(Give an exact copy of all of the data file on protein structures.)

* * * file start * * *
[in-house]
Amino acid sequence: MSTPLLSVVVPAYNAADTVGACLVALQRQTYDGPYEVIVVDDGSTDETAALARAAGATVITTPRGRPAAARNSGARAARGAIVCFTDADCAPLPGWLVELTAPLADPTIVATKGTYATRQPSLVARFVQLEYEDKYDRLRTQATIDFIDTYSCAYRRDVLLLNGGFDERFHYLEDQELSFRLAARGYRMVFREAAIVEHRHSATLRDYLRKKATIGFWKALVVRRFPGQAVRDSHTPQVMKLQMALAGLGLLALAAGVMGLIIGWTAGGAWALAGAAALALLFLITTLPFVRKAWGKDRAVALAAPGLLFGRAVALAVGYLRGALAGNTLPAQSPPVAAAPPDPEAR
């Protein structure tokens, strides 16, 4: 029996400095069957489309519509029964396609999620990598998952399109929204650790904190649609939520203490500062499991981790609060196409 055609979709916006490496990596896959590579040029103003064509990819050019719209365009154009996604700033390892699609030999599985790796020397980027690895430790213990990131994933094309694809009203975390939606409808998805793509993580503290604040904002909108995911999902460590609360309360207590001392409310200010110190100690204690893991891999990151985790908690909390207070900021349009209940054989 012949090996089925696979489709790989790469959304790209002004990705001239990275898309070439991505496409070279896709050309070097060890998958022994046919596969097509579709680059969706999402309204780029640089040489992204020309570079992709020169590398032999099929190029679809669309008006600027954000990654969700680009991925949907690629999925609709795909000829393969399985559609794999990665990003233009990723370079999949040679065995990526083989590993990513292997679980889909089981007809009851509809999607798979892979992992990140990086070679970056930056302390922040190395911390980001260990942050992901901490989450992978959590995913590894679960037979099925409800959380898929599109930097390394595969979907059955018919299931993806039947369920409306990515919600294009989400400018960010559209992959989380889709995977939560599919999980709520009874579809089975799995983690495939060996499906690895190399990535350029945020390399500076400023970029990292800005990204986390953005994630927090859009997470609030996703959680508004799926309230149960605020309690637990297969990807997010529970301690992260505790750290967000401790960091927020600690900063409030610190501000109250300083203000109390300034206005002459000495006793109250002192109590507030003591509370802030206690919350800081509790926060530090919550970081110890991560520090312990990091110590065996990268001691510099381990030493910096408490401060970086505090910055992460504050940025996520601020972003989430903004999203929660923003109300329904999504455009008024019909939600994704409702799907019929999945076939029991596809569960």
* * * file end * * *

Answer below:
[in-house]
Amino acid sequence: MSTPLLSVVVPAYNAADTVGACLVALQRQTYDGPYEVIVVDDGSTDETAALARAAGATVITTPRGRPAAARNSGARAARGAIVCFTDADCAPLPGWLVELTAPLADPTIVATKGTYATRQPSLVARFVQLEYEDKYDRLRTQATIDFIDTYSCAYRRDVLLLNGGFDERFHYLEDQELSFRLAARGYRMVFREAAIVEHRHSATLRDYLRKKATIGFWKALVVRRFPGQAVRDSHTPQVMKLQMALAGLGLLALAAGVMGLIIGWTAGGAWALAGAAALALLFLITTLPFVRKAWGKDRAVALAAPGLLFGRAVALAVGYLRGALAGNTLPAQSPPVAAAPPDPEAR
């Protein structure tokens, strides 16, 4: 029996400095069957489309519509029964396609999620990598998952399109929204650790904190649609939520203490500062499991981790609060196409 055609979709916006490496990596896959590579040029103003064509990819050019719209365009154009996604700033390892699609030999599985790796020397980027690895430790213990990131994933094309694809009203975390939606409808998805793509993580503290604040904002909108995911999902460590609360309360207590001392409310200010110190100690204690893991891999990151985790908690909390207070900021349009209940054989 012949090996089925696979489709790989790469959304790209002004990705001239990275898309070439991505496409070279896709050309070097060890998958022994046919596969097509579709680059969706999402309204780029640089040489992204020309570079992709020169590398032999099929190029679809669309008006600027954000990654969700680009991925949907690629999925609709795909000829393969399985559609794999990665990003233009990723370079999949040679065995990526083989590993990513292997679980889909089981007809009851509809999607798979892979992992990140990086070679970056930056302390922040190395911390980001260990942050992901901490989450992978959590995913590894679960037979099925409800959380898929599109930097390394595969979907059955018919299931993806039947369920409306990515919600294009989400400018960010559209992959989380889709995977939560599919999980709520009874579809089975799995983690495939060996499906690895190399990535350029945020390399500076400023970029990292800005990204986390953005994630927090859009997470609030996703959680508004799926309230149960605020309690637990297969990807997010529970301690992260505790750290967000401790960091927020600690900063409030610190501000109250300083203000109390300034206005002459000495006793109250002192109590507030003591509370802030206690919350800081509790926060530090919550970081110890991560520090312990990091110590065996990268001691510099381990030493910096408490401060970086505090910055992460504050940025996520601020972003989430903004999203929660923003109300329904999504455009008024019909939600994704409702799907019929999945076939029991596809569960």